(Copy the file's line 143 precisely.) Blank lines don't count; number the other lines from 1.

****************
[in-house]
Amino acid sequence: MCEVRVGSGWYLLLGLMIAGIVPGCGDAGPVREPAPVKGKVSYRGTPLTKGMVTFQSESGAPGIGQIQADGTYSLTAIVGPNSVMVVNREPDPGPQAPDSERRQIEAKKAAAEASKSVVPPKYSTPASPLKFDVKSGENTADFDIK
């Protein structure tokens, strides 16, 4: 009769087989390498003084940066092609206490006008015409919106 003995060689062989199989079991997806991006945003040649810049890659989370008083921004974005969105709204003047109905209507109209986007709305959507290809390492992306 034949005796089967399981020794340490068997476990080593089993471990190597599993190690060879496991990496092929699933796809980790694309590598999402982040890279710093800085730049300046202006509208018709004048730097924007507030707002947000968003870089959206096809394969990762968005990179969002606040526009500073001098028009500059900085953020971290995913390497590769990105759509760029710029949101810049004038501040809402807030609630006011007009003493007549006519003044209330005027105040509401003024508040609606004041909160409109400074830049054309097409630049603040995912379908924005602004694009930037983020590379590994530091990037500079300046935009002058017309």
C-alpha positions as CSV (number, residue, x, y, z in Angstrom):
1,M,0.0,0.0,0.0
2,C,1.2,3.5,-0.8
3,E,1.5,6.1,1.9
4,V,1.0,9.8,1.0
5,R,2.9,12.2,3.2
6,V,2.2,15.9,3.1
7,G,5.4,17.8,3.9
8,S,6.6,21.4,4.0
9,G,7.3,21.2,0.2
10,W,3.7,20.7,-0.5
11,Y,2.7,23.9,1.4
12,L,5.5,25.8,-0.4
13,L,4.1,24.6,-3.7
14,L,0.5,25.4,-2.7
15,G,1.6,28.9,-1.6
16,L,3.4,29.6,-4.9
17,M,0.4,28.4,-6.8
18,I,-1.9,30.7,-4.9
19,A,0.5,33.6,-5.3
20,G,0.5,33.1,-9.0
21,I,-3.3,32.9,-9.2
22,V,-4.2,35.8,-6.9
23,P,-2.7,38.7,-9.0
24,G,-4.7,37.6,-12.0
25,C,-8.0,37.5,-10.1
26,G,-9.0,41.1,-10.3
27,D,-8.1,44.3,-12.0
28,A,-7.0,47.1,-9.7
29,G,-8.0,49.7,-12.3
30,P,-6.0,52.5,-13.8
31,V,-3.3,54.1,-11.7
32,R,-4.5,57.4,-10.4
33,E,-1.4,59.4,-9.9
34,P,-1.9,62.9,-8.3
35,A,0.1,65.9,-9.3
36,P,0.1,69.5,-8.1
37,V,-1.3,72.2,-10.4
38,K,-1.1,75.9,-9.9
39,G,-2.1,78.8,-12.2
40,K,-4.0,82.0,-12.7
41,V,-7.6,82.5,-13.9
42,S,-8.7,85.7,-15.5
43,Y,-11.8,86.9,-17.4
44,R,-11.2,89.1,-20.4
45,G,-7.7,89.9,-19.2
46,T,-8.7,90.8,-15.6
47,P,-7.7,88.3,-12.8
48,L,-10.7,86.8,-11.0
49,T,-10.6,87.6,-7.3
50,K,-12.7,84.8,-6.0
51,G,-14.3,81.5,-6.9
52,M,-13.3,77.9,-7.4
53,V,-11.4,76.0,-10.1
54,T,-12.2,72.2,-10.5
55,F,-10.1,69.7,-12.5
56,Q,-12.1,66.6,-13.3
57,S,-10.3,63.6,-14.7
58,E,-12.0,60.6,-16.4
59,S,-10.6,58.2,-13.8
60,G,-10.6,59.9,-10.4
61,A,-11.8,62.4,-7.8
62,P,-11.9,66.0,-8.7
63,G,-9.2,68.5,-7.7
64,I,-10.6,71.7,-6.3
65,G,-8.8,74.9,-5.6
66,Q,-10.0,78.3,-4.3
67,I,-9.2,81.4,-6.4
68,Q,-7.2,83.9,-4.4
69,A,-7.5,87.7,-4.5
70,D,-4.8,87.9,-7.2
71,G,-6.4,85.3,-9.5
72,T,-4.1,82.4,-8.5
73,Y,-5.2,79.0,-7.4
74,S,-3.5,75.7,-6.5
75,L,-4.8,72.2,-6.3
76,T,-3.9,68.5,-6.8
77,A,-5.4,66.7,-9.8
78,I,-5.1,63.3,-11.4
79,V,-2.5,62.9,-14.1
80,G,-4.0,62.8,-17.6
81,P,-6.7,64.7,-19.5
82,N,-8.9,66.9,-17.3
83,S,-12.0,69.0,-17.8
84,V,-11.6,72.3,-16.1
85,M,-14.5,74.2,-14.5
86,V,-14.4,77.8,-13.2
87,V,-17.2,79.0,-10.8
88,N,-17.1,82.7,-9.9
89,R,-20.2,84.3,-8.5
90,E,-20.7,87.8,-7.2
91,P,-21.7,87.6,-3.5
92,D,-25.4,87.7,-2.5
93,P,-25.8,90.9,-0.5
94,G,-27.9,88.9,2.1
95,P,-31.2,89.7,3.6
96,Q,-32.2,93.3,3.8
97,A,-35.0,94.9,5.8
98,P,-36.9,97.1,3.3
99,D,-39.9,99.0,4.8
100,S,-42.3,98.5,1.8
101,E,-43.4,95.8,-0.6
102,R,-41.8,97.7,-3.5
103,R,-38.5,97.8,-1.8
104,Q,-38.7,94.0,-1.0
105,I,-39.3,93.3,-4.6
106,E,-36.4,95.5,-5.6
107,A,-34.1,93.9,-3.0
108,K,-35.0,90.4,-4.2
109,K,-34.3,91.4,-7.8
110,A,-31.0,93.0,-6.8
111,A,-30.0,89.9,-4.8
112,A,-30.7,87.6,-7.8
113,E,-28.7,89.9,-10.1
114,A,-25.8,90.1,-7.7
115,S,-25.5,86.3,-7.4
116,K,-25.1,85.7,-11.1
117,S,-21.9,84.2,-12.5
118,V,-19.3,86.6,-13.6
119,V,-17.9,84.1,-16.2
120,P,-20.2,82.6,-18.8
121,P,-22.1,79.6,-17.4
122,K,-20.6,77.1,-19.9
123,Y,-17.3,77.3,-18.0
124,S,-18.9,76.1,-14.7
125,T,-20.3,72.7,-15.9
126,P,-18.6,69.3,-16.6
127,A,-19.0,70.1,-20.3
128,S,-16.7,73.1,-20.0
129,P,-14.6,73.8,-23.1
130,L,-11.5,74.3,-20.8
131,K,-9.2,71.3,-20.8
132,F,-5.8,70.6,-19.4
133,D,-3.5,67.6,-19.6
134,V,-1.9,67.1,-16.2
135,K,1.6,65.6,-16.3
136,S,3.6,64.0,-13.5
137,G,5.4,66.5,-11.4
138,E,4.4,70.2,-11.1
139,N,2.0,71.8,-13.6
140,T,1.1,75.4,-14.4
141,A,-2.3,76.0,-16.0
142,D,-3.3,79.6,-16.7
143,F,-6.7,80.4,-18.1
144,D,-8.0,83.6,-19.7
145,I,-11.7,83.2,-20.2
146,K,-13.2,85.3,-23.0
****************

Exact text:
139,N,2.0,71.8,-13.6